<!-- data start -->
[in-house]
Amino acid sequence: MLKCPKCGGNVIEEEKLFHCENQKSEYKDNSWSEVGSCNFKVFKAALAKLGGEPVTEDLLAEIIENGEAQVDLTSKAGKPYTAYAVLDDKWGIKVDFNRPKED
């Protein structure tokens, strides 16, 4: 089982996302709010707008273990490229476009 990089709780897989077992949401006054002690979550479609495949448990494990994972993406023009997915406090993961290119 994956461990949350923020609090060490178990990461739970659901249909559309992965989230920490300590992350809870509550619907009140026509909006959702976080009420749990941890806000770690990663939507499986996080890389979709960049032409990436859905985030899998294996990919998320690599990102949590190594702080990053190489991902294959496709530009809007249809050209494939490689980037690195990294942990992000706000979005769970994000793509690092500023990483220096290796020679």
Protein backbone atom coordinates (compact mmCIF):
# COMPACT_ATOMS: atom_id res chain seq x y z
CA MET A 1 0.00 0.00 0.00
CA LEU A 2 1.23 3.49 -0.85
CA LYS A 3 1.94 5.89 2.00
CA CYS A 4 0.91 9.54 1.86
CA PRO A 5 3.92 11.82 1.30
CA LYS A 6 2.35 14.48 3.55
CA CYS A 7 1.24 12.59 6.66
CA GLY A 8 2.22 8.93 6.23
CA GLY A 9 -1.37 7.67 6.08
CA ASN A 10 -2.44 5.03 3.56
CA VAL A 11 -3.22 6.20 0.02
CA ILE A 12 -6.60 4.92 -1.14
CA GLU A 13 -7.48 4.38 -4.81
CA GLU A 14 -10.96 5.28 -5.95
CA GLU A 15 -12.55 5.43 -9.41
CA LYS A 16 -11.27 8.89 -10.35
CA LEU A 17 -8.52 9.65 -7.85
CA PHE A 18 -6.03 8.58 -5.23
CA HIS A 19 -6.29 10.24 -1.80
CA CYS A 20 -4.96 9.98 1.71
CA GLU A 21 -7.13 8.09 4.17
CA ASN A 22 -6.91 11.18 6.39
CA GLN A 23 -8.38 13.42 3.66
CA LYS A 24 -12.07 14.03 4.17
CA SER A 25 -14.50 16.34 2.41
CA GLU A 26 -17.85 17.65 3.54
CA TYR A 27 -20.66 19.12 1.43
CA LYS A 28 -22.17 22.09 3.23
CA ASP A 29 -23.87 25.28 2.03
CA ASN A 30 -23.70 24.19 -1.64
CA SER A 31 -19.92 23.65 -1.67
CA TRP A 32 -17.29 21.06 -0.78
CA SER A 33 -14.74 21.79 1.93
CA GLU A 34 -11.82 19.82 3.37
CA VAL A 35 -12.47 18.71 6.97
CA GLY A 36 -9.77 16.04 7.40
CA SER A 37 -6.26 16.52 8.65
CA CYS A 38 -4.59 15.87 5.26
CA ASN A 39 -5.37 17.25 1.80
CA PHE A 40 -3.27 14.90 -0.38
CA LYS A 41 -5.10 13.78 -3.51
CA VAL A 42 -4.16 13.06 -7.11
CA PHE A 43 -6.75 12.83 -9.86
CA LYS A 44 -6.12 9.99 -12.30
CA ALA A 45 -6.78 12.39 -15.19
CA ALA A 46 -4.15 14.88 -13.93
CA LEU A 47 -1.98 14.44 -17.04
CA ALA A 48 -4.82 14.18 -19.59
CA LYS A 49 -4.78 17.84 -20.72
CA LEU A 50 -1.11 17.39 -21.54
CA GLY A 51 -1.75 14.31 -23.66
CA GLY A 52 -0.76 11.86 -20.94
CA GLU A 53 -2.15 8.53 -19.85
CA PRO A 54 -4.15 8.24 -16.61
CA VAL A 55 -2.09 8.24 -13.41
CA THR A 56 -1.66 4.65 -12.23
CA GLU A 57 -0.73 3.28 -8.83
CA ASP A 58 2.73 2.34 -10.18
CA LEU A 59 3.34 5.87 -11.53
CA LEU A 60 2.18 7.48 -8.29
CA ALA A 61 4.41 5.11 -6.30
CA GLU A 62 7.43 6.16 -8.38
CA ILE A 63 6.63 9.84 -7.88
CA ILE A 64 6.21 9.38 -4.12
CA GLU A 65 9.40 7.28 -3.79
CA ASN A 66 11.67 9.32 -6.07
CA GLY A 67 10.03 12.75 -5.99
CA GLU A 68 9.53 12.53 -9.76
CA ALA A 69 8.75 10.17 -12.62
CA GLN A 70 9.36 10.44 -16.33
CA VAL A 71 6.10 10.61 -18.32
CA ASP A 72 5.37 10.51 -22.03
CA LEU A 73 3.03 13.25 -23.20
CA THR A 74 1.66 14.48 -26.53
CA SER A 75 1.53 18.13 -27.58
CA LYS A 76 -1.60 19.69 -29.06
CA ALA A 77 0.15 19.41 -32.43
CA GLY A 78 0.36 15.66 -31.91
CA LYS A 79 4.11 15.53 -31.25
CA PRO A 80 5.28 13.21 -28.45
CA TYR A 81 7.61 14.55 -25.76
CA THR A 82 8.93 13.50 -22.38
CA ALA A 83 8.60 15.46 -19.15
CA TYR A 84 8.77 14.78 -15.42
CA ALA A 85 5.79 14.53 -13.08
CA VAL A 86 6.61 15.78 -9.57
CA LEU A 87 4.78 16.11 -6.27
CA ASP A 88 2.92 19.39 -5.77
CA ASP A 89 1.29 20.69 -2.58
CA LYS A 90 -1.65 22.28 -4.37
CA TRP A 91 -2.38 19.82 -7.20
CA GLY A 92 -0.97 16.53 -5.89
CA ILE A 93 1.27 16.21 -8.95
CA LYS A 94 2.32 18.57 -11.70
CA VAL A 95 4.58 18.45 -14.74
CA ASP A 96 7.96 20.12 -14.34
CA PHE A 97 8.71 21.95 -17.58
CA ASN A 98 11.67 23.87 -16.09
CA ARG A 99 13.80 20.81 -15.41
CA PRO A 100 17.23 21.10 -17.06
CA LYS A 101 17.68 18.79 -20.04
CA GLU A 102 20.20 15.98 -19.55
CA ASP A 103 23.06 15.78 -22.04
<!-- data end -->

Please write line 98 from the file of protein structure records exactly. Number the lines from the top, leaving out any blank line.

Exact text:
CA ILE A 93 1.27 16.21 -8.95